Is This How Historians Feel All the Time?
Teachers, who age while the students in their classes do not, are big on noting time’s passage. Most often this is done by pointing out what their students have not—and never will—experience directly.
Teachers, who age while the students in their classes do not, are big on noting time’s passage. Most often this is done by pointing out what their students have not—and never will—experience directly. My college professors spoke of experiences such as seeing the Stones live in concert—the first time around, when they were good, man. For my generation it’s events like the birth of MTV—when it was still about the music, man.
Children grow up quickly—think of the differences between a ten-year old and a college freshman—but adults often change little in those seven or eight years. Is it any wonder that teachers marvel about current students, How can they not remember 9/11?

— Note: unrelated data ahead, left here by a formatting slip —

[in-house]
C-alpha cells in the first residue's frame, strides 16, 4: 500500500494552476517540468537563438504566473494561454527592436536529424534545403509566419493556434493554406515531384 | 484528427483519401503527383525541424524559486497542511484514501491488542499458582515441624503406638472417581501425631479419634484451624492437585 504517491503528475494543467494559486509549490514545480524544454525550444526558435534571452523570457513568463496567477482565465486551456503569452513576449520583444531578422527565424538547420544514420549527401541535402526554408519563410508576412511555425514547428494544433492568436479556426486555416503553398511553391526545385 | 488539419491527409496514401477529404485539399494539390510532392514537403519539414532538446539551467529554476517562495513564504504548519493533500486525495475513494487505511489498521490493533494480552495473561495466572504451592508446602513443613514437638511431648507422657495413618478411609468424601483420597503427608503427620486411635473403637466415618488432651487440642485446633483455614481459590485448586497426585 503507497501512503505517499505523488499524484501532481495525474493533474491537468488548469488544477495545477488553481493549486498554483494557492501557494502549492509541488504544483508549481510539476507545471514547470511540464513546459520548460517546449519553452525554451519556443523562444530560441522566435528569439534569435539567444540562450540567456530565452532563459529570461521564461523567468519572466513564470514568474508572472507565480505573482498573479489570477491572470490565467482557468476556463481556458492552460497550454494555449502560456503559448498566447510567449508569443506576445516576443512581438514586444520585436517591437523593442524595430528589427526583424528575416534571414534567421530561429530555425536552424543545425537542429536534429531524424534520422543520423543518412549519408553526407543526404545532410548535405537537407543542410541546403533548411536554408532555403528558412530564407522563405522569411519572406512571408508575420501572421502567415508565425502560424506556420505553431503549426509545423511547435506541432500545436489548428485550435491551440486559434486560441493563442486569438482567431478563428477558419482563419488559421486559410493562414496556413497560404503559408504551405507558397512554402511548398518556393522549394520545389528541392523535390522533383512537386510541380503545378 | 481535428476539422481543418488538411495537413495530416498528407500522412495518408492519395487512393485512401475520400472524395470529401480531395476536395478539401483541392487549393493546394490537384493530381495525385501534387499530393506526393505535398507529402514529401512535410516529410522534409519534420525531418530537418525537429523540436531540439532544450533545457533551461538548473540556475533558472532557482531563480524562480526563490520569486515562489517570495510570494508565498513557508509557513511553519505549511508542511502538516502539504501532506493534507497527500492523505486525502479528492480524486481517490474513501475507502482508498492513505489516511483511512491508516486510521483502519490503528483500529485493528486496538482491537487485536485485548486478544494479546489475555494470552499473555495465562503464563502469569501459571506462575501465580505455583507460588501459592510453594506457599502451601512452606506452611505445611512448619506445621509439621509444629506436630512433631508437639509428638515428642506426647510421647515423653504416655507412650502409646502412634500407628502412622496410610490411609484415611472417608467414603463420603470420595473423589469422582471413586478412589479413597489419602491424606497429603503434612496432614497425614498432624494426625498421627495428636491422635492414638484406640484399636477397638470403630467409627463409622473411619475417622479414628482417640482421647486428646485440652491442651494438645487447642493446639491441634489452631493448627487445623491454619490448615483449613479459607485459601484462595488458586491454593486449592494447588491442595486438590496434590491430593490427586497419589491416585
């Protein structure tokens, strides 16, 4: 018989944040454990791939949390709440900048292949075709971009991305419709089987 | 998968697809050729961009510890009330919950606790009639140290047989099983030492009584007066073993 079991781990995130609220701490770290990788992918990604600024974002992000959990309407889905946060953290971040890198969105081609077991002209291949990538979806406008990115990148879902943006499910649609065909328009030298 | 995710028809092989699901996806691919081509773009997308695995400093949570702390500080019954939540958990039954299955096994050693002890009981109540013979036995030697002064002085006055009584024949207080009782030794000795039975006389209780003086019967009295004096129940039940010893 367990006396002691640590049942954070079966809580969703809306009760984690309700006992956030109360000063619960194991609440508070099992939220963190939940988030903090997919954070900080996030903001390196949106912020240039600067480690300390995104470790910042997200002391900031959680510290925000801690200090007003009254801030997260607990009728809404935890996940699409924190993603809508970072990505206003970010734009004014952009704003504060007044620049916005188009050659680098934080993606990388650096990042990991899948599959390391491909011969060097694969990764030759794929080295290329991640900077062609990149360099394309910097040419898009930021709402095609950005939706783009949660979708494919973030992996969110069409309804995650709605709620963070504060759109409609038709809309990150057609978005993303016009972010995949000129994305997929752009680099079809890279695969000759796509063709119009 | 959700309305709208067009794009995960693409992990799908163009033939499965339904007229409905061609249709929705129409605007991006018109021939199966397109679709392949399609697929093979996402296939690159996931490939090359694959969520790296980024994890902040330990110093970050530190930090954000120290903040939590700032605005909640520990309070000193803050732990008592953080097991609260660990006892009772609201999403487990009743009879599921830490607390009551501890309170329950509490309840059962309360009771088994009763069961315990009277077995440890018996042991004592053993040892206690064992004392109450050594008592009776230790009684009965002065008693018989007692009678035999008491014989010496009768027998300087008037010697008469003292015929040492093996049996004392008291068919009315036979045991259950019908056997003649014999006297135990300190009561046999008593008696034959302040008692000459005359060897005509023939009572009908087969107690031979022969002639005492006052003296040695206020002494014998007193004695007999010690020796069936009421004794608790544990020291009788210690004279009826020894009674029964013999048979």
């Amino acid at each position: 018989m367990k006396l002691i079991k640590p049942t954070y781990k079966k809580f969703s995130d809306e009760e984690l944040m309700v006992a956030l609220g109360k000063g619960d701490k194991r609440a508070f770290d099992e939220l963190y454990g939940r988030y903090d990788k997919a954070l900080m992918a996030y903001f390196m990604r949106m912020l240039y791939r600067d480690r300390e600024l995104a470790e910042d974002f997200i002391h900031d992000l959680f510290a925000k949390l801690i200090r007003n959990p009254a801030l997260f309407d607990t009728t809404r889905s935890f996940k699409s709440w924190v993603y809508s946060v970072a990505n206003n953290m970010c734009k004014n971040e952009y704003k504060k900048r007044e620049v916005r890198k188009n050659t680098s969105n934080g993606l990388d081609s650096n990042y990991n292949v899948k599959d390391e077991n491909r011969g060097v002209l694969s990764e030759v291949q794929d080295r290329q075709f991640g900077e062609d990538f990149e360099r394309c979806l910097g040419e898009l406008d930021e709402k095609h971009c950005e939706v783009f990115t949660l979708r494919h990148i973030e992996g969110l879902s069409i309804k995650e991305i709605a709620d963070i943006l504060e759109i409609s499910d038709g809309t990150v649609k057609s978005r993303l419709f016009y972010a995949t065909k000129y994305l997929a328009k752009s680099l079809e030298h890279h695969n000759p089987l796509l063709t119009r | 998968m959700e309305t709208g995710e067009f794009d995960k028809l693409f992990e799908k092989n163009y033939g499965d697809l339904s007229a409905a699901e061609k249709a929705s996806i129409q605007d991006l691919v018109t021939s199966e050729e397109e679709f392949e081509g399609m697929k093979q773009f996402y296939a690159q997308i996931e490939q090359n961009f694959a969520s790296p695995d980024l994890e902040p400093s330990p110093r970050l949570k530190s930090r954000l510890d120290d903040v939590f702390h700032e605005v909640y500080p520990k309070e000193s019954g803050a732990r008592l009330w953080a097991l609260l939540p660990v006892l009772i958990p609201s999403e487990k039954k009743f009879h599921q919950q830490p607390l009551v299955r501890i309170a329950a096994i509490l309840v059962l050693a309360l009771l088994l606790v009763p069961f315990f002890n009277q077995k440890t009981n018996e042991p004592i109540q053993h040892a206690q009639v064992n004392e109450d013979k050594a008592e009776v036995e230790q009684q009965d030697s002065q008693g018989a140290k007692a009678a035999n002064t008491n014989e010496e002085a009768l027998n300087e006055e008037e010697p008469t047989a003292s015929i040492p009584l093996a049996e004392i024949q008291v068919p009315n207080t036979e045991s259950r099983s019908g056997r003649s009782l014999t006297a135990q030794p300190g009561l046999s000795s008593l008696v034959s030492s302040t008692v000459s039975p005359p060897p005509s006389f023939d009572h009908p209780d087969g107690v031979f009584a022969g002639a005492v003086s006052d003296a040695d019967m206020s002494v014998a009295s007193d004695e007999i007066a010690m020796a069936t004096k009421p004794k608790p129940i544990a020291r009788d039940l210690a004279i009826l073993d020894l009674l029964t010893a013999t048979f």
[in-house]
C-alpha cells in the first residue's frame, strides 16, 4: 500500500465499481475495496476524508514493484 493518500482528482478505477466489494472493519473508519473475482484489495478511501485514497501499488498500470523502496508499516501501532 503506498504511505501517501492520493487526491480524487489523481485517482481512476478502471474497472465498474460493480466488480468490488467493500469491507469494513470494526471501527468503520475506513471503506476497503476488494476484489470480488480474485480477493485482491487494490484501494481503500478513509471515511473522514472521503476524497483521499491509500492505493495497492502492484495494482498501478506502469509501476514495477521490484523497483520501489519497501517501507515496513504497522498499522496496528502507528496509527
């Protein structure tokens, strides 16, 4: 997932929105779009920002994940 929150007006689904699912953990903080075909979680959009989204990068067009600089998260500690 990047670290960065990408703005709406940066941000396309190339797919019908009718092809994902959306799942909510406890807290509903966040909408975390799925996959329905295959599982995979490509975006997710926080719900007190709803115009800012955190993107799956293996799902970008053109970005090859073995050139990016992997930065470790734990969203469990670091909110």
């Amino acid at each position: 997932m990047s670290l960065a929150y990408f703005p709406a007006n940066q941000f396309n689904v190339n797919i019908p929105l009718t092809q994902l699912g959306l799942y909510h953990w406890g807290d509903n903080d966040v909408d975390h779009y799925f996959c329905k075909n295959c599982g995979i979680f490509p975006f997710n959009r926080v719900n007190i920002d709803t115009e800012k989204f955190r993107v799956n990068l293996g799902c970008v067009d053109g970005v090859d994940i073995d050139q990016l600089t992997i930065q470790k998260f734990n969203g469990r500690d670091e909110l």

I thought that as a man of the world, for whom time is but a lap pool, I was immune to this, but all sorts of freaky things happen when you have children of your own. It struck me like a bolt yesterday (no, Rory, not like a dolt) that the distance of my three-year old son to the Vietnam War is almost exactly my distance to World War I when I was his age. Now everybody knows WWI was a million years ago. I look back at it, and I’m fascinated, but it was a million years ago. But I was born in Vietnam at the start of the Vietnam war, and my good friend Frenchy served two tours there. That was all just yesterday. What weird short-circuit in time has occurred so that Wolfie will look back at my yesterday and get that ancient feeling?
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